choked the landscape.
# # #
“Isaac, wake up.”
I start with a sharp inhale. He leans over me in the cramped tent, fastening the strap of his
rifle across his chest. A choir of crickets fills the forest, and I notice that it’s dark outside. He unzips the tent, and through the trees, I catch a glimpse of the stars. “Good morning,” I groan, sitting up.
I don’t complain and I don’t question. I do what he says and follow him out of the tent. The
rare night sky shimmers with emerald and red rivers of fire. The aurora. It’s nothing new, but it never gets old. I think of the winter months, of the endless nights by the fire, of the dense white blanket coating the quiet world, of the fickle promise of spring, of Mom. Dad nudges me out of my trance. We pack our things and begin our hunt.
The sun rises at the angle of an ascending airplane, casting odd rays across the forest as we
walk across its edge. Dad keeps his eyes on the prairie. I keep glancing into the woods expecting to see something I don’t want to. Birds and crickets are all I hear. I see no movement.
Dad stops abruptly and kneels. The lower half of his body becomes obscured by grass. I
kneel beside him and try to track his gaze. The herd grazes not far from us in the prairie. In the chilly morning, the puffs of their breaths move upward like rising steam from a lake.
“You take the shot. See the one on the end? The stag?”
I aim my rifle and peer through the scope. “Yes sir.”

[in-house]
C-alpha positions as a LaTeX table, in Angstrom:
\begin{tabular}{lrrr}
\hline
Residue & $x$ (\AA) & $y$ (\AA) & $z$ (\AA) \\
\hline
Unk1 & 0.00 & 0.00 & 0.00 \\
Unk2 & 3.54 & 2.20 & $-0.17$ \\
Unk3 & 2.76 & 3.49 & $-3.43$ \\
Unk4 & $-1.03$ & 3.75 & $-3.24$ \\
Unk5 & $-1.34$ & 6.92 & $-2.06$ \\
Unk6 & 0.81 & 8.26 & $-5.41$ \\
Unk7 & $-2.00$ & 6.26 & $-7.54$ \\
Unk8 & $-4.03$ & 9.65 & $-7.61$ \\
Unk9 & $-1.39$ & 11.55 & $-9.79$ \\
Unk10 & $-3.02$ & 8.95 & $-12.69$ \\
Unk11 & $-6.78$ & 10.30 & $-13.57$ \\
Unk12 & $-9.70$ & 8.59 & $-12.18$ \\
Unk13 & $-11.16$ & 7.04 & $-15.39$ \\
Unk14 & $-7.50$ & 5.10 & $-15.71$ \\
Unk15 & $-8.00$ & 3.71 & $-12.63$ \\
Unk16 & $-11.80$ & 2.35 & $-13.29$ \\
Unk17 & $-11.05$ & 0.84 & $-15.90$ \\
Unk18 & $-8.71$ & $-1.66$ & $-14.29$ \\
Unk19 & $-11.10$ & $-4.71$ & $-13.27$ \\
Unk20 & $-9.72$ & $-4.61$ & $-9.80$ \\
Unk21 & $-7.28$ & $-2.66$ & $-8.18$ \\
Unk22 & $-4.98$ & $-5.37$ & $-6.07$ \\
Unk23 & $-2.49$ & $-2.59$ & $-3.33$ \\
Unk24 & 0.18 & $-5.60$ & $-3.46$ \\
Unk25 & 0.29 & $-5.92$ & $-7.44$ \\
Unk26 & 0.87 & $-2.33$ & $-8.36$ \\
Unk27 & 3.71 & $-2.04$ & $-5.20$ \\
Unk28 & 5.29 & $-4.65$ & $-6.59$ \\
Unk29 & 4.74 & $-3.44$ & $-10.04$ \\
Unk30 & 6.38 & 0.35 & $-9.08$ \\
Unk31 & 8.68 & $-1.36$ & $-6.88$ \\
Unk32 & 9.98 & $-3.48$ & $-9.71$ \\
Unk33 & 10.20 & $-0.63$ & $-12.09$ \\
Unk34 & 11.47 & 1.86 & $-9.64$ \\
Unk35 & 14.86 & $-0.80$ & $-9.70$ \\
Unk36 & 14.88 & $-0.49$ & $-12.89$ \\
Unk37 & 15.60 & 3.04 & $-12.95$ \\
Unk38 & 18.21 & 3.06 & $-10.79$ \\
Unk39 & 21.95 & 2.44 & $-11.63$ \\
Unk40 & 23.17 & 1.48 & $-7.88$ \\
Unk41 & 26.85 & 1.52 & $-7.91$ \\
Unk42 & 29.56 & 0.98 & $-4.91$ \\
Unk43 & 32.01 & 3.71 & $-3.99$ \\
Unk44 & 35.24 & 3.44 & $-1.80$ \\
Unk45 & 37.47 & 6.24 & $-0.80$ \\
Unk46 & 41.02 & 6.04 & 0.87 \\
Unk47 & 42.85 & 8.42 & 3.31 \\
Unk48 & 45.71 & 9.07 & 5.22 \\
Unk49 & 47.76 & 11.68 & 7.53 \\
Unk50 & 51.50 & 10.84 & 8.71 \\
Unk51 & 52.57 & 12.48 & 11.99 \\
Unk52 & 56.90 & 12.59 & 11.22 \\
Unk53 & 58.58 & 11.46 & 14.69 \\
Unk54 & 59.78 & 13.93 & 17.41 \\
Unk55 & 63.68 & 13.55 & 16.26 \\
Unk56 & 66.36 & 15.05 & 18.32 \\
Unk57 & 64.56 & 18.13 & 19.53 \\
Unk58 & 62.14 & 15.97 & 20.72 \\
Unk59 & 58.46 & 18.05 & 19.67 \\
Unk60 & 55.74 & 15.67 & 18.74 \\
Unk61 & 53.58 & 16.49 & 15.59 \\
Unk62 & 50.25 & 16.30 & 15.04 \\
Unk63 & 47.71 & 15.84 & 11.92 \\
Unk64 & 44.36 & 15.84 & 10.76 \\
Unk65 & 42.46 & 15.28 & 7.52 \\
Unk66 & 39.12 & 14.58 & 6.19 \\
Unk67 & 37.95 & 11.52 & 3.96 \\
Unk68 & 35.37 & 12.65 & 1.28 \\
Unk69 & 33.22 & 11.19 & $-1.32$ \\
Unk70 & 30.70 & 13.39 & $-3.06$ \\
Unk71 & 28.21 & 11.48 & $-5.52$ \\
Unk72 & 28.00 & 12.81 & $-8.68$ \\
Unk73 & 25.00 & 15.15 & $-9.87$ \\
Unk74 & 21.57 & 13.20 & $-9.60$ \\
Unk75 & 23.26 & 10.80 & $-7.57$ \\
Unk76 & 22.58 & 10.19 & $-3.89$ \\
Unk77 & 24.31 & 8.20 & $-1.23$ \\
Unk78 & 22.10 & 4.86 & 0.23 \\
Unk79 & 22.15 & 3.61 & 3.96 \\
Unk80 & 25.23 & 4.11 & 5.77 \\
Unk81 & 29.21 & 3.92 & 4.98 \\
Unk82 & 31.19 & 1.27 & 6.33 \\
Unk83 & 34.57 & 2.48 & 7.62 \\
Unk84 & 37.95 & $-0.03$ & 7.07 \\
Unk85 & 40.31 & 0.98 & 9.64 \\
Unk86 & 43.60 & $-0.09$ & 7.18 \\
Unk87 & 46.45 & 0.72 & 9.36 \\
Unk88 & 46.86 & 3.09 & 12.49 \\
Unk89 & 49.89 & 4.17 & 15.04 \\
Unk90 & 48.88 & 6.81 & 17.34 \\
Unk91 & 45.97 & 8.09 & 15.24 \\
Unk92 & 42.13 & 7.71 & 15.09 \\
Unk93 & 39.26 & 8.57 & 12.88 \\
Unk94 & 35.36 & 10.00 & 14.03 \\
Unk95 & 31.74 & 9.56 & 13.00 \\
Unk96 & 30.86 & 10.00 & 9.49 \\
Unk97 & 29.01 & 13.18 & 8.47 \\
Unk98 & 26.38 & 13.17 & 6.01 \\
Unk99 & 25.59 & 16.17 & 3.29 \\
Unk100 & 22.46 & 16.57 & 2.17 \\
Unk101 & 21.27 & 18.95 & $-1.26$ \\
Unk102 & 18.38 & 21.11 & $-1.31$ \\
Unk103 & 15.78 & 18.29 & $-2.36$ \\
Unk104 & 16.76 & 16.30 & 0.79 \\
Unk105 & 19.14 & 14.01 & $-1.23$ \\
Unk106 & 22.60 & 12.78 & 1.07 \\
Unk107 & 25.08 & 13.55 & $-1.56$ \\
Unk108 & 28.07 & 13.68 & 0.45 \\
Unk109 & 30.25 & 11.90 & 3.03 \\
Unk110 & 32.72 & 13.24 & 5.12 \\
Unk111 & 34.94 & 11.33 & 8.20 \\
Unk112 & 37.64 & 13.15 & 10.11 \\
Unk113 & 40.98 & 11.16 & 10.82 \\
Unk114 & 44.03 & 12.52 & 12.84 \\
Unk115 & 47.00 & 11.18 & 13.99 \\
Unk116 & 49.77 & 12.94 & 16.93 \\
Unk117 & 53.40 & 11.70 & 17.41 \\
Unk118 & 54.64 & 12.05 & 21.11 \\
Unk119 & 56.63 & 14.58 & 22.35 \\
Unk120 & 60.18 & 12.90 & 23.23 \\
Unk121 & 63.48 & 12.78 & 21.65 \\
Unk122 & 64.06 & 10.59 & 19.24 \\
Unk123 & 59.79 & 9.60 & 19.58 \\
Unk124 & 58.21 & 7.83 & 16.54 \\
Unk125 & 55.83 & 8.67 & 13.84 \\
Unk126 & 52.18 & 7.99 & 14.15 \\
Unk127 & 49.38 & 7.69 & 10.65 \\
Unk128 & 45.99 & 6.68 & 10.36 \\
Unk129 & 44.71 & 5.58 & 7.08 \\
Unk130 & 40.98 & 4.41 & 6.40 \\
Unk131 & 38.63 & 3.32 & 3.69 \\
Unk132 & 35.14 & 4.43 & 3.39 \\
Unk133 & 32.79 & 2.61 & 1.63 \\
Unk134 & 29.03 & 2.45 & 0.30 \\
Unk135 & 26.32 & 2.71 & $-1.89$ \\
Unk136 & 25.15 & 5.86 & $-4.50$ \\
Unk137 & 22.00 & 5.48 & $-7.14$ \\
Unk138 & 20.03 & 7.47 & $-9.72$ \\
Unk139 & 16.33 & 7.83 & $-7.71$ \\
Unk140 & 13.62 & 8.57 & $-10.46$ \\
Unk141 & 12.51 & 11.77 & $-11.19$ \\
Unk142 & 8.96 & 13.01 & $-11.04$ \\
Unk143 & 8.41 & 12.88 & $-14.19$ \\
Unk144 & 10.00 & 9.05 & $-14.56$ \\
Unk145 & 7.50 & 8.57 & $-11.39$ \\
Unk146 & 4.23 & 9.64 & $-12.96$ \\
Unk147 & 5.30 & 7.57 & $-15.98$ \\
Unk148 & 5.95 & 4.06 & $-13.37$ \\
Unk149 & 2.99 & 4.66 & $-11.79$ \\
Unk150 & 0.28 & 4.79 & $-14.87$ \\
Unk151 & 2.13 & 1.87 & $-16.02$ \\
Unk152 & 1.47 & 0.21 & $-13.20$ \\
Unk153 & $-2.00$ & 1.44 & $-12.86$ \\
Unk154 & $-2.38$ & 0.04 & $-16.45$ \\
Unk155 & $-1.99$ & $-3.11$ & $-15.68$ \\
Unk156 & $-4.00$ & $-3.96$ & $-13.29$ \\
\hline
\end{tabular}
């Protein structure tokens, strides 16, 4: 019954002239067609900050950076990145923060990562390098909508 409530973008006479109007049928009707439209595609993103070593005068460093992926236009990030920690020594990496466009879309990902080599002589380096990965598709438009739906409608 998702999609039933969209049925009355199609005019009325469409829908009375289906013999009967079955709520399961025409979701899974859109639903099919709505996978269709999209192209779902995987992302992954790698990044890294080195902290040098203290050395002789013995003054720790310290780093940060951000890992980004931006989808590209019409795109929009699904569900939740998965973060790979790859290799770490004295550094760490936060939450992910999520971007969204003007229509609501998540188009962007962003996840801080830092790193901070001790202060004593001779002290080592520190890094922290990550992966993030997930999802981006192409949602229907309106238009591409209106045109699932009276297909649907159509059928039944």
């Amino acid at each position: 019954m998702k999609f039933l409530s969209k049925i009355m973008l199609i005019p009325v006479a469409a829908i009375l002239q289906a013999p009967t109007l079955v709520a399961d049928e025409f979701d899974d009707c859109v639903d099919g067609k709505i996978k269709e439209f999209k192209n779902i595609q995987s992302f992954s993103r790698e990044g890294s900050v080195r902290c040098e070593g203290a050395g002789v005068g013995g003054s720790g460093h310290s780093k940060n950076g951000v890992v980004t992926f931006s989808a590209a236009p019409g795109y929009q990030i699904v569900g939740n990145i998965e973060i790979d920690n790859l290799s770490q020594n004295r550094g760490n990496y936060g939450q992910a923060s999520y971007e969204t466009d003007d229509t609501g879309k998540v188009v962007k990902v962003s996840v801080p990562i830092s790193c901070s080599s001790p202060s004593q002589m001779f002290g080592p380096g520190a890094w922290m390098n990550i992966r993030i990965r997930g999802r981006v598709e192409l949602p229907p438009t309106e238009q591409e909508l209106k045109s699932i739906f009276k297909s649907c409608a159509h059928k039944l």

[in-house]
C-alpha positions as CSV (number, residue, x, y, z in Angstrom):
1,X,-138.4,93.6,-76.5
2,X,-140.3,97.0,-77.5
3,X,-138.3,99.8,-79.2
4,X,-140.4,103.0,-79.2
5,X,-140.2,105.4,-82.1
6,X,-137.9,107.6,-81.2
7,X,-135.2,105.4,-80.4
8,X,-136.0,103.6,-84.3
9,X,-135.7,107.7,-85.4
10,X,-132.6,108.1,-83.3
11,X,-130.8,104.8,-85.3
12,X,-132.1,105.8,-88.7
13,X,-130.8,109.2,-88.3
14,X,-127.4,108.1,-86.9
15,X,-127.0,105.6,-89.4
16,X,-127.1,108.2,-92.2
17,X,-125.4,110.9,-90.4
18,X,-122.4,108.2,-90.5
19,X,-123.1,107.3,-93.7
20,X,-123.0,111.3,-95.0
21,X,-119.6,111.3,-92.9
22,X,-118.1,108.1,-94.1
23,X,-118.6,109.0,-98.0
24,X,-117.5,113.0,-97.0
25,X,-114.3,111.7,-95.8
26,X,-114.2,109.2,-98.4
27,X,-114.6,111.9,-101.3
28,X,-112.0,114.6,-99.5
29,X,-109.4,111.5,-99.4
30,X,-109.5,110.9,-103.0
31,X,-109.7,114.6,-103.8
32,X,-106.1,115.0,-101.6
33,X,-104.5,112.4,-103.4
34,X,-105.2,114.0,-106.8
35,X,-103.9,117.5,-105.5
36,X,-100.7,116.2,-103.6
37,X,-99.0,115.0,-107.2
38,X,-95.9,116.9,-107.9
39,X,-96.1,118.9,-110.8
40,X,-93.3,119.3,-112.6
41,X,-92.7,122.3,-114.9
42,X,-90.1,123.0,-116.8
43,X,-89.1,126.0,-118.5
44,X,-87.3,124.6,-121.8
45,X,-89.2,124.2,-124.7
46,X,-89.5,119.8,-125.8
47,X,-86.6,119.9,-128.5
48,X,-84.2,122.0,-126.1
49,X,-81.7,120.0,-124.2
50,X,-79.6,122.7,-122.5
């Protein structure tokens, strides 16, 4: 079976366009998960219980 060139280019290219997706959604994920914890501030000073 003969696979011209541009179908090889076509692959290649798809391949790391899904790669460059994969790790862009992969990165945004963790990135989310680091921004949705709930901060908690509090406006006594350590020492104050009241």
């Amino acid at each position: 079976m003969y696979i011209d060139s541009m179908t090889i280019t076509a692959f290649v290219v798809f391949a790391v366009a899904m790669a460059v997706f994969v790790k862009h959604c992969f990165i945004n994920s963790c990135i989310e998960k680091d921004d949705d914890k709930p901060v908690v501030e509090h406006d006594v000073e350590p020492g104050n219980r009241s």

He doesn’t graze. He paces along the edge of the herd, dipping his head occasionally as if
he were giving some cordial bow. Dad guides my hands and steadies my shoulders. His finger presses over mine, resting above the trigger. My vision focuses, and I watch the buck take his last few breaths of life through my scope. They rise and melt into the fading aurora.
“Now,” Dad whispers.
His finger pushes mine over the trigger. A deafening pow kicks me backwards, but Dad
catches me. The birds in the forest all flutter out of the foliage, and when I look back, I see an icy pair of eyes staring back at me—Mom’s eyes. Her breath rises in a billowing cloud. Before I can react, Dad pulls me into the prairie. The buck staggers through the field, trying to run. The herd stampedes westward, leaving him behind. When we find his corpse, it’s still warm, leaking blood from the shoulder.
“Perfect shot, Son,” Dad says. The edges of his lips curl into the faintest smile. “Let’s set up
camp back at the forest’s edge. We’ll be having caribou for dinner.”